STEVE: dilemma of structuring discussions for those just arriving as compared with those already midstream ... hear desire for group 1) memory (e.g., recognition of cycles of conversations), 2) structure or clustering, and 3) facilitator of some kind ... what is the community you're after? perhaps currently they are too flat
KEN: community v. discussion (e.g., math doctors v. <math-teach>)
MARJORIE: closed, threaded group on pre-service teachers and technology was both discussion and community -- but have faces to names because core discussants had workshopped for two weeks
ANNIE: faces enhance community feeling
STEVE: sometimes this happens at conferences, i.e., online discussants plan to or spontaneously get together with one another
RON: "community is face-to-face" ... best groups have digests
STEVE: have considered <sci.math> volunteer moderation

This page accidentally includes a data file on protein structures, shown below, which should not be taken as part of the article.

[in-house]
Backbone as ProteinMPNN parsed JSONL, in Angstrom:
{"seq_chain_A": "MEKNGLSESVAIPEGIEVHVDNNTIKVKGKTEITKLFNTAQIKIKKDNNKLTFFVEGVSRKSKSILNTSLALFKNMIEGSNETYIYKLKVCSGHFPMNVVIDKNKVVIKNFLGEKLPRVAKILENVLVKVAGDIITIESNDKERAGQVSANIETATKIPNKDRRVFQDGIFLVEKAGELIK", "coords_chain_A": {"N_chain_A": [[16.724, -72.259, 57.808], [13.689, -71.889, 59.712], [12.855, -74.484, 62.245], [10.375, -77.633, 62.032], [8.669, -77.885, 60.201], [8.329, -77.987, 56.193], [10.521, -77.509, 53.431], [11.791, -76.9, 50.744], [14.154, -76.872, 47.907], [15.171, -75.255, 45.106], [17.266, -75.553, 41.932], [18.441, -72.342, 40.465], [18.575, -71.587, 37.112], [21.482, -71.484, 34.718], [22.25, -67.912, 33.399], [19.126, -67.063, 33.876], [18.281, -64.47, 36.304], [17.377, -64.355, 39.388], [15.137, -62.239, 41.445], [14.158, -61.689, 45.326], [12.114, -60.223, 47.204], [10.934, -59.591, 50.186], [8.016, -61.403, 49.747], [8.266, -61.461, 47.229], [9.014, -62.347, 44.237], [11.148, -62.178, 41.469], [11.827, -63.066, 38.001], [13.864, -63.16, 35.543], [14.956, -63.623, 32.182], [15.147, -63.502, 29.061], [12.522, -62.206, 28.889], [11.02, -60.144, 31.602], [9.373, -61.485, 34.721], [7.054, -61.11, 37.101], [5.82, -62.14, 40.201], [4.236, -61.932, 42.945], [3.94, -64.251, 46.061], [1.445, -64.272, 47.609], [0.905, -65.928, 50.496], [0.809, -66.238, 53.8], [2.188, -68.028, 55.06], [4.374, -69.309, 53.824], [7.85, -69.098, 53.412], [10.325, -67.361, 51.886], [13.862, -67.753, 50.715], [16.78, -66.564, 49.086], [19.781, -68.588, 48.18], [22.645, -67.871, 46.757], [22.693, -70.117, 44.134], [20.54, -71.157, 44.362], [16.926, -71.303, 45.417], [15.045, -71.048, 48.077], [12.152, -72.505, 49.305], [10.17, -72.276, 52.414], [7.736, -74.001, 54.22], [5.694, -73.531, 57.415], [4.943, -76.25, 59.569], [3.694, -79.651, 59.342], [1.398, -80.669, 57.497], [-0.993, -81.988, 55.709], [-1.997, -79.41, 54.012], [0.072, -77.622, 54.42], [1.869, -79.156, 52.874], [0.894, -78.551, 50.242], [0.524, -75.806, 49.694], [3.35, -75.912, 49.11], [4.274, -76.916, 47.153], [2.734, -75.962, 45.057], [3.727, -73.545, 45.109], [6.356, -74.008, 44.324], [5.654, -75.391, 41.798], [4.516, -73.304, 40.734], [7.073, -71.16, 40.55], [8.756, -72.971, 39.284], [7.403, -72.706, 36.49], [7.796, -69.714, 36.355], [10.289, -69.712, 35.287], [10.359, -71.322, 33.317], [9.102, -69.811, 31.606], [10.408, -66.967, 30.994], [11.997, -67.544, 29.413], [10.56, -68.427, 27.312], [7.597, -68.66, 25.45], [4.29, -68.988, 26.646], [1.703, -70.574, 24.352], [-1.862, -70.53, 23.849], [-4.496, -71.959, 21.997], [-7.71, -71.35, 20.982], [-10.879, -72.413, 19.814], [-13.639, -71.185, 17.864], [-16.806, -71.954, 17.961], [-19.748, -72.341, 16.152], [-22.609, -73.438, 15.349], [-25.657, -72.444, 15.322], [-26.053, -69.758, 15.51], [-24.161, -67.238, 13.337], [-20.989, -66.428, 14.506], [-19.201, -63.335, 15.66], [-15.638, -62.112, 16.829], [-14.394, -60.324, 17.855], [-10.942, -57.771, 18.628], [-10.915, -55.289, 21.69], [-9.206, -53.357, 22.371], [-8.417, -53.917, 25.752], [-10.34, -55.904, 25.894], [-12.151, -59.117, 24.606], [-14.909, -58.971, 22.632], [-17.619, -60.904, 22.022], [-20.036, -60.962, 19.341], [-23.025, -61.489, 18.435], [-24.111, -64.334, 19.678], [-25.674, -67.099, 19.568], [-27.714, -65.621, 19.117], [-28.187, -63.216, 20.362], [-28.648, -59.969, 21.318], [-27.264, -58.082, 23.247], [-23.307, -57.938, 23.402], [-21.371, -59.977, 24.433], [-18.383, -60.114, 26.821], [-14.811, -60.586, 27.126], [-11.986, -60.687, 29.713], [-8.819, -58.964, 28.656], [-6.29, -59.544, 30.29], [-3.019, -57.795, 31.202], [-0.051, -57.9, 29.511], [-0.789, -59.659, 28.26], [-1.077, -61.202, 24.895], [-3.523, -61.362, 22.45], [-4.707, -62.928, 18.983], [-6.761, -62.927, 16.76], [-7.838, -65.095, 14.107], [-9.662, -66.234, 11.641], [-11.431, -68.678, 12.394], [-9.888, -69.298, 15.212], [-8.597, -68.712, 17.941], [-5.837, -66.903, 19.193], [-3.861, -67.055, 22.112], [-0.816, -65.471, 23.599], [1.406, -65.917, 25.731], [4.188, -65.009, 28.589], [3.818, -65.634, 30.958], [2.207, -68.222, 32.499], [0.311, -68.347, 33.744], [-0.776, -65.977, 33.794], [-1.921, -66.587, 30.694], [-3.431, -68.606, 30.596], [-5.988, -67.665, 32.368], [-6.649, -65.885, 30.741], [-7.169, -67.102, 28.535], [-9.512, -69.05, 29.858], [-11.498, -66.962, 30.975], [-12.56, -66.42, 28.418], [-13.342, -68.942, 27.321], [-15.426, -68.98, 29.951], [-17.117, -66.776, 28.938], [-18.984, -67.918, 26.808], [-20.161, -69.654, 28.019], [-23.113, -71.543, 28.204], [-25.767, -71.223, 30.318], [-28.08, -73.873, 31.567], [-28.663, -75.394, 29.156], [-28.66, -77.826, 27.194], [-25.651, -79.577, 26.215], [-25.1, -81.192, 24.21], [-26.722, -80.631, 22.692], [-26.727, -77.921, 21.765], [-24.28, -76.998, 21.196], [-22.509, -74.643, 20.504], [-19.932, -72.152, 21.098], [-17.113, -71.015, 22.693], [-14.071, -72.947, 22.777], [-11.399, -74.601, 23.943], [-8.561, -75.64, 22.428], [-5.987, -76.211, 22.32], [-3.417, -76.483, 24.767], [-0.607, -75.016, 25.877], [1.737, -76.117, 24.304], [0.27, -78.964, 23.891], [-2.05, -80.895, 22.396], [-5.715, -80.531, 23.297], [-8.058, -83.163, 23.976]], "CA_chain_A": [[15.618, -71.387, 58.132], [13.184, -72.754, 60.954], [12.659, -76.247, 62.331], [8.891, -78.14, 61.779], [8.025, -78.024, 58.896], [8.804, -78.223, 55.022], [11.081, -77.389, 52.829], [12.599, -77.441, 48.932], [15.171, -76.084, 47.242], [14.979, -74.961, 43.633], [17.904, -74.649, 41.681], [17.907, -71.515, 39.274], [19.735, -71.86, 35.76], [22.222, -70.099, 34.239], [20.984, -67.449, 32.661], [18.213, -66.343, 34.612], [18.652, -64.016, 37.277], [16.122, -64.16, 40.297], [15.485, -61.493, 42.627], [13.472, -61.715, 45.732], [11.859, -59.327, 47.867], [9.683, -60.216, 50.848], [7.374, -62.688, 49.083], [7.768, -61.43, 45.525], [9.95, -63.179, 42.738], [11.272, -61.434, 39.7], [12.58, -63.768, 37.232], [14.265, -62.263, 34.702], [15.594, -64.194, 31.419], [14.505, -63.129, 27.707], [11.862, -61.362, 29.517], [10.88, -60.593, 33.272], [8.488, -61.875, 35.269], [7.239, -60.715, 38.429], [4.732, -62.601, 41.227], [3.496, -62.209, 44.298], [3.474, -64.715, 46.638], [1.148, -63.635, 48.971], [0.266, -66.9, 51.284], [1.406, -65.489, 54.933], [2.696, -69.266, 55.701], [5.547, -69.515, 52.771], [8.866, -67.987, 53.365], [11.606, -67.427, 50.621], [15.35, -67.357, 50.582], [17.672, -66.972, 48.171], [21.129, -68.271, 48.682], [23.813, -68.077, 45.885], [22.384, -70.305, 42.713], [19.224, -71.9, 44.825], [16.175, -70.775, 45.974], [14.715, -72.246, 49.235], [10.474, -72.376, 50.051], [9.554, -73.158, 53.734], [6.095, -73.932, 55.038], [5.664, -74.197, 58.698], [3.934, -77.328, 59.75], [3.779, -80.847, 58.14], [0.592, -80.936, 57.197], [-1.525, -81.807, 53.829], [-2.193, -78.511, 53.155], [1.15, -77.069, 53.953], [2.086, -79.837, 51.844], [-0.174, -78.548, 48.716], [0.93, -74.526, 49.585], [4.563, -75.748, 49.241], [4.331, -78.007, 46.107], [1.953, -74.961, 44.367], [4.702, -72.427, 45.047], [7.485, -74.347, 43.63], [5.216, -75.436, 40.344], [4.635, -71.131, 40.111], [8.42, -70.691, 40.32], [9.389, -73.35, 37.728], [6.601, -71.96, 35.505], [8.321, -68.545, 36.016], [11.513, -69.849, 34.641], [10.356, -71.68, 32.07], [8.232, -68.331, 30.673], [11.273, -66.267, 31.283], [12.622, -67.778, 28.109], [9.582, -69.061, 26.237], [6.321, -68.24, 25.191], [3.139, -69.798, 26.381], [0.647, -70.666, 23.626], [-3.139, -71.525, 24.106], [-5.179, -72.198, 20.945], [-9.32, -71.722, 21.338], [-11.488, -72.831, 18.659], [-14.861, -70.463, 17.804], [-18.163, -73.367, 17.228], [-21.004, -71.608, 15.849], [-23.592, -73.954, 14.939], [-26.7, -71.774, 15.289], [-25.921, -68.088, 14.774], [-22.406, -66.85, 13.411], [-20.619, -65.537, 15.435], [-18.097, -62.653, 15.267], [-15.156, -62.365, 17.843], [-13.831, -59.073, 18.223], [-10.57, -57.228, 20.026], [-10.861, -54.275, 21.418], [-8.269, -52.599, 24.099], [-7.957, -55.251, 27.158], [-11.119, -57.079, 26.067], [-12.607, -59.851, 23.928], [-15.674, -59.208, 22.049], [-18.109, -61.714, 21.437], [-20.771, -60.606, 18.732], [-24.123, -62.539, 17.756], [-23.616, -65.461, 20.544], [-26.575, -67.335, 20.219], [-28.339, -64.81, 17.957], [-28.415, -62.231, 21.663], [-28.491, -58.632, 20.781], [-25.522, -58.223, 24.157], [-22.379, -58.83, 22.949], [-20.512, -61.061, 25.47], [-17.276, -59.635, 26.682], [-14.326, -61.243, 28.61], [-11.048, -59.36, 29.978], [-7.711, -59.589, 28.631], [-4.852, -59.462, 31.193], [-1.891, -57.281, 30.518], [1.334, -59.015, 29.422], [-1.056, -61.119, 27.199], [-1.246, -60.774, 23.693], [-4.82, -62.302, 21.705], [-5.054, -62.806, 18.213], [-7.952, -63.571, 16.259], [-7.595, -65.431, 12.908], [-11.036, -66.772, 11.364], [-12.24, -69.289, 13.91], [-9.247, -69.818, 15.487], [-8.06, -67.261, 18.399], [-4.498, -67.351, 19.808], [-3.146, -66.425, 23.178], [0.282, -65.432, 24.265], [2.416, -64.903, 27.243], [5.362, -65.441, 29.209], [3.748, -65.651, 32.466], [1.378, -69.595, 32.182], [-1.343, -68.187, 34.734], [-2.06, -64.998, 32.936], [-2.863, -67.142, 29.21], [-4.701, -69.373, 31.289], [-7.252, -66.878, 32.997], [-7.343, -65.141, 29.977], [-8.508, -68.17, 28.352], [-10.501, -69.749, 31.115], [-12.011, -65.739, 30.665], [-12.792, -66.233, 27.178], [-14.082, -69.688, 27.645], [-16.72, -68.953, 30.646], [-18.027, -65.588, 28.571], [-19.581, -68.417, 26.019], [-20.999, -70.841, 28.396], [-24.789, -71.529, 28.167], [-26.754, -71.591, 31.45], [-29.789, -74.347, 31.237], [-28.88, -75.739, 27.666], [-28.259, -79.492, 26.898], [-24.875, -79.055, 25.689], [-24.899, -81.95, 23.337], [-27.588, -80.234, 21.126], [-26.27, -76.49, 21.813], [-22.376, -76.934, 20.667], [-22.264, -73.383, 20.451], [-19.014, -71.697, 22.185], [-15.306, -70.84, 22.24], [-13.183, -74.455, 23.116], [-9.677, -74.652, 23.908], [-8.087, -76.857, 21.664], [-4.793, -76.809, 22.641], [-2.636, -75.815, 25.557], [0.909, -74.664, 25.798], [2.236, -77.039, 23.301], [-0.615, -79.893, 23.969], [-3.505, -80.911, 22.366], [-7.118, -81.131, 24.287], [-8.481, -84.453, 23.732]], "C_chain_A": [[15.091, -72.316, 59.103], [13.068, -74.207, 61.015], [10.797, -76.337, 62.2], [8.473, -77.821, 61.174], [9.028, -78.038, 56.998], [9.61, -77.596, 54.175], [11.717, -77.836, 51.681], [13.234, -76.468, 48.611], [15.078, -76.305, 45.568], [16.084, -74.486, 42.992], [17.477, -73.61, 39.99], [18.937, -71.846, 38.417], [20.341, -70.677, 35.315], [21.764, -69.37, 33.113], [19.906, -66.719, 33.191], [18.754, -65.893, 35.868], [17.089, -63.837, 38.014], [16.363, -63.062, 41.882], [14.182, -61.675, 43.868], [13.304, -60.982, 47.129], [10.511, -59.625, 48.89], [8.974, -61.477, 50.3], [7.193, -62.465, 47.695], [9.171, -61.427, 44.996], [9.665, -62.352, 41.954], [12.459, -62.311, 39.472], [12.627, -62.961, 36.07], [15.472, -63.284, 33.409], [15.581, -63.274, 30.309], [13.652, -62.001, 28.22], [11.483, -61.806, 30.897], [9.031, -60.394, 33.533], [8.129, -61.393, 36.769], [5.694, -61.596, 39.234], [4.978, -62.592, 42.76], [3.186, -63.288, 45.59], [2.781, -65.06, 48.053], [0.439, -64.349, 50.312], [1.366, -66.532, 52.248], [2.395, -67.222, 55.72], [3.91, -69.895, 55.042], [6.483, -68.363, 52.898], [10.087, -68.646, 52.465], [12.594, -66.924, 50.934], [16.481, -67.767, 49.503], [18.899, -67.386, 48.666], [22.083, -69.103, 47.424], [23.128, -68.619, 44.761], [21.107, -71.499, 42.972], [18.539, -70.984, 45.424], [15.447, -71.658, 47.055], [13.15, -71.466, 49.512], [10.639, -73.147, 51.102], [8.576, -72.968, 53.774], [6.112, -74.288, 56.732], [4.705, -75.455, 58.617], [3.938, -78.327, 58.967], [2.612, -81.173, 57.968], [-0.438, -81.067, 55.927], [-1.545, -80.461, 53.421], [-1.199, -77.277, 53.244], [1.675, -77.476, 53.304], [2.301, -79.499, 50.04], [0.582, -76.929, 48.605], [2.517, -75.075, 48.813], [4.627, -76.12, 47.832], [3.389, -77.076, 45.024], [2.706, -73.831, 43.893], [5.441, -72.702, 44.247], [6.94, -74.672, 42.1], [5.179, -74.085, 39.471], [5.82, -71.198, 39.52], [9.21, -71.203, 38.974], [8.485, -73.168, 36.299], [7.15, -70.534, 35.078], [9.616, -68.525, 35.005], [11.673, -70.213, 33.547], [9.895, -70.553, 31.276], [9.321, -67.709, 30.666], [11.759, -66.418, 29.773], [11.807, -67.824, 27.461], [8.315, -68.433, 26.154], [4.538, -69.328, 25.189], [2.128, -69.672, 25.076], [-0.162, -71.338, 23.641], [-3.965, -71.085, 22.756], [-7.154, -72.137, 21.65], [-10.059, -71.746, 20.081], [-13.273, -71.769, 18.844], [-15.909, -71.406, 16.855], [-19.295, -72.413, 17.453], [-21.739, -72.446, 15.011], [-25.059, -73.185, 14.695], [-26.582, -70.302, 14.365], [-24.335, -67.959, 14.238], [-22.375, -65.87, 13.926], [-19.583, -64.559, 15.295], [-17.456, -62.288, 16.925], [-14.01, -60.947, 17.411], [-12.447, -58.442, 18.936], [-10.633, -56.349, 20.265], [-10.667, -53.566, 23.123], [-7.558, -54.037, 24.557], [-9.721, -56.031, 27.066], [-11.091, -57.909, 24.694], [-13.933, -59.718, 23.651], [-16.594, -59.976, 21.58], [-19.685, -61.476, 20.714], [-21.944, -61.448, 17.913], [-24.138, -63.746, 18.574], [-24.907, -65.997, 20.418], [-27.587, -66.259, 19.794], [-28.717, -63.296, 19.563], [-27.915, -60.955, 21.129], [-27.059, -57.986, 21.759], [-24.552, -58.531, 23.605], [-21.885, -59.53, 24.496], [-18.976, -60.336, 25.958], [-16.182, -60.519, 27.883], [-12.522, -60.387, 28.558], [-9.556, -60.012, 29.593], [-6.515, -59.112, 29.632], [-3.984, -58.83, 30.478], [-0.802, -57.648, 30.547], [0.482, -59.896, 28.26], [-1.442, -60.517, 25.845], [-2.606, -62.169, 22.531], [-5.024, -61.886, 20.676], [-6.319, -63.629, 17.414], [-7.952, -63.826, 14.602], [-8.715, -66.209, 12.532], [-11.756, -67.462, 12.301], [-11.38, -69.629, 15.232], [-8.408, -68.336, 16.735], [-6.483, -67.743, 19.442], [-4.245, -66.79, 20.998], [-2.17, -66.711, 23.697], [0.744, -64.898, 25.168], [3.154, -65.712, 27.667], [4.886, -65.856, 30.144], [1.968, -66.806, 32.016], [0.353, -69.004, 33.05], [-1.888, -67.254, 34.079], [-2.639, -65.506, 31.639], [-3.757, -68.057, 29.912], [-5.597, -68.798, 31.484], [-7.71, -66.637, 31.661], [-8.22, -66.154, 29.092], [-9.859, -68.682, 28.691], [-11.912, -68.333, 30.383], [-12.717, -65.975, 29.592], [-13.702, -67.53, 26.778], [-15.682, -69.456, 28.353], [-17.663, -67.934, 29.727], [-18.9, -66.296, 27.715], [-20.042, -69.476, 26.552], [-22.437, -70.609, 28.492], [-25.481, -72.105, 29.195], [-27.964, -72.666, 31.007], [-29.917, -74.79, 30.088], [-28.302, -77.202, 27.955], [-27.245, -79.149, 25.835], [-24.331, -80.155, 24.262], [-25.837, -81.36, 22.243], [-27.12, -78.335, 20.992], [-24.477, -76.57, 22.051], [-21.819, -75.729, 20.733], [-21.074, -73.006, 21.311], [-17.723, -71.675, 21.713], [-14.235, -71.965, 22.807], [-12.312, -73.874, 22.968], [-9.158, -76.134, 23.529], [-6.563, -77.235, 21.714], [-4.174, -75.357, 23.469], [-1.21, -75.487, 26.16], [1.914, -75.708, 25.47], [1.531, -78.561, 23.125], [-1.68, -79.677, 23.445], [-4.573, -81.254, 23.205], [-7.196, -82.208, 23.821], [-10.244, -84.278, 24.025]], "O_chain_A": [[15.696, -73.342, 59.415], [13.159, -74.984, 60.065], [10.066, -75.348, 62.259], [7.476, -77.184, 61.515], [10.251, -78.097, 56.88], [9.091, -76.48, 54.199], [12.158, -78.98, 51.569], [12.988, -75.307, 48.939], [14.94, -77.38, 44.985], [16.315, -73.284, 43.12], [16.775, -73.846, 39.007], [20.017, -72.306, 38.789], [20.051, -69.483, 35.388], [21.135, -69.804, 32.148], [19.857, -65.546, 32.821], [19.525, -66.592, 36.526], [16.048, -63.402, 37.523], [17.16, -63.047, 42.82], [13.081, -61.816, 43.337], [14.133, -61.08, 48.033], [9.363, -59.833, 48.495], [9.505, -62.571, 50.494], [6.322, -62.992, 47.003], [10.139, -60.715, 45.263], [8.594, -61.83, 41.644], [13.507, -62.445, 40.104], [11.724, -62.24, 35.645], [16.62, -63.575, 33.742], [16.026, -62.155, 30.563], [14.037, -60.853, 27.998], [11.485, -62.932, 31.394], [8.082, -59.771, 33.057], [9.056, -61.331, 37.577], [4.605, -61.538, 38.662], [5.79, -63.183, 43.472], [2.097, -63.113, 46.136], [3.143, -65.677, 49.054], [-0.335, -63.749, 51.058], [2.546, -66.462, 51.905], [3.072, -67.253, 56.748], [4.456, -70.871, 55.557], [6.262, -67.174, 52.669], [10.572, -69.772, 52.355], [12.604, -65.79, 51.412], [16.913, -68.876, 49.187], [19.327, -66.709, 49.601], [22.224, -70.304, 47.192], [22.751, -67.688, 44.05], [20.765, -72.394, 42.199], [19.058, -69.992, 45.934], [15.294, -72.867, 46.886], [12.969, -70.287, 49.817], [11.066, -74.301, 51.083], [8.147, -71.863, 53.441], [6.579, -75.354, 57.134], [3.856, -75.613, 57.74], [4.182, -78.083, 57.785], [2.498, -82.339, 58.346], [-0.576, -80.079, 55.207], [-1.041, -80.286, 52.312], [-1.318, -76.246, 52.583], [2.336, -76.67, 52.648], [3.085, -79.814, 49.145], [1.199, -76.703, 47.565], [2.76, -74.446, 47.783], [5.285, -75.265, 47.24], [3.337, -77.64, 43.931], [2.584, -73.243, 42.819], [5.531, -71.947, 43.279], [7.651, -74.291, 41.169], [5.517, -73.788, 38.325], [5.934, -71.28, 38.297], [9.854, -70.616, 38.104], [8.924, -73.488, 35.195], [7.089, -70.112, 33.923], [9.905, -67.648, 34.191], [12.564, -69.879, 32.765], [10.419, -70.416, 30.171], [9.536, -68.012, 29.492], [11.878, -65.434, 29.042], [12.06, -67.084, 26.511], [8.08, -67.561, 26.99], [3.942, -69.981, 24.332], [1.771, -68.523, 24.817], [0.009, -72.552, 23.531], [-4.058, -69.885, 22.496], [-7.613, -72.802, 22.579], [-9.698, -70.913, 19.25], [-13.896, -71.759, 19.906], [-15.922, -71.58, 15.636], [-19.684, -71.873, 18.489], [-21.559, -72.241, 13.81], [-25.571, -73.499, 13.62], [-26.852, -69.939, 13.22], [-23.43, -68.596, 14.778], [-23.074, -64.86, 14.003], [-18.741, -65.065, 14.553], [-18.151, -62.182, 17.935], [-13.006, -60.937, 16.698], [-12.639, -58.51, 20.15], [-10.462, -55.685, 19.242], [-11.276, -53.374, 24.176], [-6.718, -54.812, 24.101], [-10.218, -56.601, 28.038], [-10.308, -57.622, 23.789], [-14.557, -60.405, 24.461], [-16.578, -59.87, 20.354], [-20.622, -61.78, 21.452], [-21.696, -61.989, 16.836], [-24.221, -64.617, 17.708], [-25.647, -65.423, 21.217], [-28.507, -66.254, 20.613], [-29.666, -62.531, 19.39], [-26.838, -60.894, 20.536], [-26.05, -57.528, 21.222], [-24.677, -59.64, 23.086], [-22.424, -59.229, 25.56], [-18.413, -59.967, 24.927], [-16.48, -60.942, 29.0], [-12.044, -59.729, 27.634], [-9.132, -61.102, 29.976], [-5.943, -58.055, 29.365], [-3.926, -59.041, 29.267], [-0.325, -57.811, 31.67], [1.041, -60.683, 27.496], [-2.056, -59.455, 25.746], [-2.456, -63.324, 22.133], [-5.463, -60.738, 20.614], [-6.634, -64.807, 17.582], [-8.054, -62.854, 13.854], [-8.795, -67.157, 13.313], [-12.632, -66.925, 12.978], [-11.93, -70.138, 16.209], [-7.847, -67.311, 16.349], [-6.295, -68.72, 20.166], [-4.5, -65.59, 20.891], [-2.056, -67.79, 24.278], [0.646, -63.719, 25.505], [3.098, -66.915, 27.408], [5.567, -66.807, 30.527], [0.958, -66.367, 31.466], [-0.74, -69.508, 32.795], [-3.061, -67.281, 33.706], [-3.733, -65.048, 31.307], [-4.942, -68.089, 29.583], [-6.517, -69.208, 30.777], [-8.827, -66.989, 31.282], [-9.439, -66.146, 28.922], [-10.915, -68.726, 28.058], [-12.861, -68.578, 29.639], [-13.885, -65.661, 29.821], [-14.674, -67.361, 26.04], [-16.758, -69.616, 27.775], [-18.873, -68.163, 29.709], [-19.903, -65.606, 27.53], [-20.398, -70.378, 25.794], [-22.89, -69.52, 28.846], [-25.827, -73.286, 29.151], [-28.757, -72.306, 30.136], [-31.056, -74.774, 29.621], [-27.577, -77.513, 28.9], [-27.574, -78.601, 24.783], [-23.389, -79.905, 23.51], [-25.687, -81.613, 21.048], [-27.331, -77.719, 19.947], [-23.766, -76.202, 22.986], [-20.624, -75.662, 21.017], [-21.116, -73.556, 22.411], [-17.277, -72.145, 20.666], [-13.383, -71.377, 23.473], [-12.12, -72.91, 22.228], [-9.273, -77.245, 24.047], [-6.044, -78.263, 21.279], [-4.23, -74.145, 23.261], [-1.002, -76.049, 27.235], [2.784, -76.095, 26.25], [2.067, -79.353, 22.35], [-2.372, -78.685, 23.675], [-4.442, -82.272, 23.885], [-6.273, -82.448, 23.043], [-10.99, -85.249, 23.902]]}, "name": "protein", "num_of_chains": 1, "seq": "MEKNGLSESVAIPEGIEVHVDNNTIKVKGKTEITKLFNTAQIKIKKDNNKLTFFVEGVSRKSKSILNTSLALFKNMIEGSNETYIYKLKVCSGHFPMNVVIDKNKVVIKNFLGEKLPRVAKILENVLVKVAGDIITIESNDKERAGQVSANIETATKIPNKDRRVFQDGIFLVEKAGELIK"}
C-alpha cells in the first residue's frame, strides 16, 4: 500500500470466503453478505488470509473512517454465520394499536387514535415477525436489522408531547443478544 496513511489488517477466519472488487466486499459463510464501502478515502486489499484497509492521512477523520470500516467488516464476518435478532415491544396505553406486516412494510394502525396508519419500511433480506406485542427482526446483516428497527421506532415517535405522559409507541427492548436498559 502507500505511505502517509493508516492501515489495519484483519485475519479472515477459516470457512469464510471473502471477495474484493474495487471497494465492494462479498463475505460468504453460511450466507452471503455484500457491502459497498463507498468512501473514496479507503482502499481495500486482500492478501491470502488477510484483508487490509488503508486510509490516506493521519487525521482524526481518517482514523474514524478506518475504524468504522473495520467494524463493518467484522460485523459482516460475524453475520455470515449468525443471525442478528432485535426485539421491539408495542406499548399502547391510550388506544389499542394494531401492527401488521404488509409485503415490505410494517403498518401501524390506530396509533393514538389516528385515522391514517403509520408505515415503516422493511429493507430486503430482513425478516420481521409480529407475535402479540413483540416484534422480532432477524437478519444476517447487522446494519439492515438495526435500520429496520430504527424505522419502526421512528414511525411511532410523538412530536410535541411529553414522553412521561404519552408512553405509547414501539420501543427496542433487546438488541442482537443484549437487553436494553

MEL: prefer digests
ANNIE: digests have disadvantages because they are chronologically organized, not threaded by subject
BOB: cancer support group strikes a balance between the personal and the professional ... rally around one another (even when reprimanding) in a fraternal way ... this group has a 9:1 (lurker:participant) ratio ... on math groups, posts were short and disconnected ... if <math-teach> were influencing something, then maybe it would feel more like a community
SARAH: perhaps support groups are the only kind of discussion group that effect a sense of community?
MEL: as a lurker, recognizes discussants enjoy a community ... how do we get lurkers to feel like part of the community?
JOHN: seems there are two reasons to discuss: you're wanting to help or you need to share
KEN: a third reason: you want to keep up
JOHN: do whatever enhances those experiences
BOB: workshop participants tend not to discuss with participants of other years' workshops, even when they're all on the same list
JOHN: there exists a comfort level with those with whom you've workshopped
BOB: "never underestimate the bandwidth of a fully-loaded station wagon"